To love eudaimonically is to love with good spirits: with supportive community, with help from friends, and so on. And it is to love in a way that nourishes the individuals involved: in a way that is tailored and responsive to their skills, needs, and values. Eudaimonic love doesn’t need to be romantic; love for a friend or family member can be eudaimonic. And eudaimonic love certainly doesn’t have to be “happy ever after:” it makes room for the full range of human experience and emotions, including the “negative” ones.
When we look both within and beyond the individual to assess how well their relationship or their life is going, it enables us to understand that – just like wealth – love and flourishing do not happen in a vacuum. The families, communities, and polities around us have a huge influence, even on things we might think of as “private,” like a romantic relationships. That is in part to say, as has been pointed out many times before, that the personal is political.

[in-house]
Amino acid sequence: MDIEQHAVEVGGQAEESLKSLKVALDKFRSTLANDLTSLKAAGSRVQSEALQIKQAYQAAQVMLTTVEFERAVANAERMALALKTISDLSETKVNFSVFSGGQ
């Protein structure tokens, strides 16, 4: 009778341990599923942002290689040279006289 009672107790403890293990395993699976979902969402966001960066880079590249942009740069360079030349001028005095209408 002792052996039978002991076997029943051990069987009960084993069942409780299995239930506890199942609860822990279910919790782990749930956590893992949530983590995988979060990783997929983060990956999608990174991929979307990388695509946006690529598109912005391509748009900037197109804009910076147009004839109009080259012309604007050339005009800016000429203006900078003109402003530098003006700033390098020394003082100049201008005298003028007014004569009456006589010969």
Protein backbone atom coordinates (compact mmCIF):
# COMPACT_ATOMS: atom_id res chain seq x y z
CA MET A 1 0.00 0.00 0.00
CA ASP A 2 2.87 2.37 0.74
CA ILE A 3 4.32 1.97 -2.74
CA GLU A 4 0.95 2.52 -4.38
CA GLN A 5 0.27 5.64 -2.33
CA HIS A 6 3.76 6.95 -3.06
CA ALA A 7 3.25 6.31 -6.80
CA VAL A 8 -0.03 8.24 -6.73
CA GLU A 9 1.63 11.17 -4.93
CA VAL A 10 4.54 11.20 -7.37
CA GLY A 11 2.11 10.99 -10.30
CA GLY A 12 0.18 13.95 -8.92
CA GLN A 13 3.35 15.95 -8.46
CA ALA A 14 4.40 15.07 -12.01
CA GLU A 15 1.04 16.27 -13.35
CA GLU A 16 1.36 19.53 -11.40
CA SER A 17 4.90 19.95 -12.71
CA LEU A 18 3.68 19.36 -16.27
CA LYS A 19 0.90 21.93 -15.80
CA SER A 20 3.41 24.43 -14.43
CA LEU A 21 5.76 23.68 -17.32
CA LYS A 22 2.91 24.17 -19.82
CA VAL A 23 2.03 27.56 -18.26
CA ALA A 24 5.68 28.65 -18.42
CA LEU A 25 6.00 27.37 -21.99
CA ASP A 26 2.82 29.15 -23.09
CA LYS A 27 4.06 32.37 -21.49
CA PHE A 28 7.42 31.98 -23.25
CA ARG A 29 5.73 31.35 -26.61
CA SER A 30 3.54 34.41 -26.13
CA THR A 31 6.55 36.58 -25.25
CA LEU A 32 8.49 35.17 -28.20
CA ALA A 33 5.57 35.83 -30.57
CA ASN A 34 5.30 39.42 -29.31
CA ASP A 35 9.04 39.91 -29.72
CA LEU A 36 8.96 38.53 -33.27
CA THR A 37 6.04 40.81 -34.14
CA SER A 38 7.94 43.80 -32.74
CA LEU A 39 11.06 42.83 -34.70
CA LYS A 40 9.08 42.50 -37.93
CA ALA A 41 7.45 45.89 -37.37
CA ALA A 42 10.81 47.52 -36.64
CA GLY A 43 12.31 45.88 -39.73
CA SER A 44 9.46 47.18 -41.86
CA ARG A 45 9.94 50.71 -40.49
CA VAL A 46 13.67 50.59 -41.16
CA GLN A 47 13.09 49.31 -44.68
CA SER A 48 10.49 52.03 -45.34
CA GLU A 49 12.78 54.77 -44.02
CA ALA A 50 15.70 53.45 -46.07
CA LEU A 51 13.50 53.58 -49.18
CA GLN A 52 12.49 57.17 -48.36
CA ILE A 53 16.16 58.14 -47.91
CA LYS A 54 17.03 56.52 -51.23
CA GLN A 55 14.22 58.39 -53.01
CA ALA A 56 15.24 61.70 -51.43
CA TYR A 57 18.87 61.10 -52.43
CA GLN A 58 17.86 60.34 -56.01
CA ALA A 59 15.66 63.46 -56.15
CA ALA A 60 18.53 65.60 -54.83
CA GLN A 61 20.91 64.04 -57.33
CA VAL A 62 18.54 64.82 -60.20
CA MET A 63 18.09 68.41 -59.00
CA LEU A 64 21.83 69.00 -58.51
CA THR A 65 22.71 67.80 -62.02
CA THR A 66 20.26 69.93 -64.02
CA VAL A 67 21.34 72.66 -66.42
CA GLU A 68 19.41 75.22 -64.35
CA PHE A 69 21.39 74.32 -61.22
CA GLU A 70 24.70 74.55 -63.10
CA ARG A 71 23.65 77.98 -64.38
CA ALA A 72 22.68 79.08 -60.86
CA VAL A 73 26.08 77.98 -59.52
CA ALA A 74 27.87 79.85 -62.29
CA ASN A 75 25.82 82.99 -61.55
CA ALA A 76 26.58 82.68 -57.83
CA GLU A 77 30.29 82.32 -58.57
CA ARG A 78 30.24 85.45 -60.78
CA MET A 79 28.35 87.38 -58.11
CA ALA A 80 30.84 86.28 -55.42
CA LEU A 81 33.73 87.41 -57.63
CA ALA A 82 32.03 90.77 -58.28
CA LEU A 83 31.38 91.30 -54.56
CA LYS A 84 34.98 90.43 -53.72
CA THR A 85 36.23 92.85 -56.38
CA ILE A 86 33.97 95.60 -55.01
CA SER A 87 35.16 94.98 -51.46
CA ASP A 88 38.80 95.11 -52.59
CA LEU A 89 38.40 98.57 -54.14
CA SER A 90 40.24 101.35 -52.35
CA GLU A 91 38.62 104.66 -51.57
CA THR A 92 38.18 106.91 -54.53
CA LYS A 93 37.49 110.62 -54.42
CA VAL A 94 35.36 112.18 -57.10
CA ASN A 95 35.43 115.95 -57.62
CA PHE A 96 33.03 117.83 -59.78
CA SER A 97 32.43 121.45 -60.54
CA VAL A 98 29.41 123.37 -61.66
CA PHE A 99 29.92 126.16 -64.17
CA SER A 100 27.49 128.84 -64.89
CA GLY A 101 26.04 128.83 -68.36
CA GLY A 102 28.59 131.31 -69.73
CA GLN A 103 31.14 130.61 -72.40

And this is nowhere clearer than when it comes to what kinds of relationships we are and are not willing to consider as involving “real” love. We might do well to ask ourselves what it is about love that is truly valuable and worthy of our respect, and what kinds of relationships best exemplify those qualities.
Carrie Jenkins is an author and philosophy professor who lives and works on the unceded territories of the Sḵwx̱wú7mesh (Squamish), səl̓ilwətaɁɬ (Tsleil-Waututh), and xʷməθkʷəy̓əm (Musqueam) First Nations. Carrie’s first novel, Victoria Sees It, was published in 2021 by Penguin Random House Canada, and shortlisted for the Frye Academy Award XIII and the Ethel Wilson Fiction Prize. Her non-fiction books include What Love Is and What It Could Be (Basic Books, 2017) and Sad Love: Romance and the Search For Meaning (Polity, 2022). Website: carriejenkins.net
From The Philosopher, vol. 110, no. 3 ("The New Basics: Person").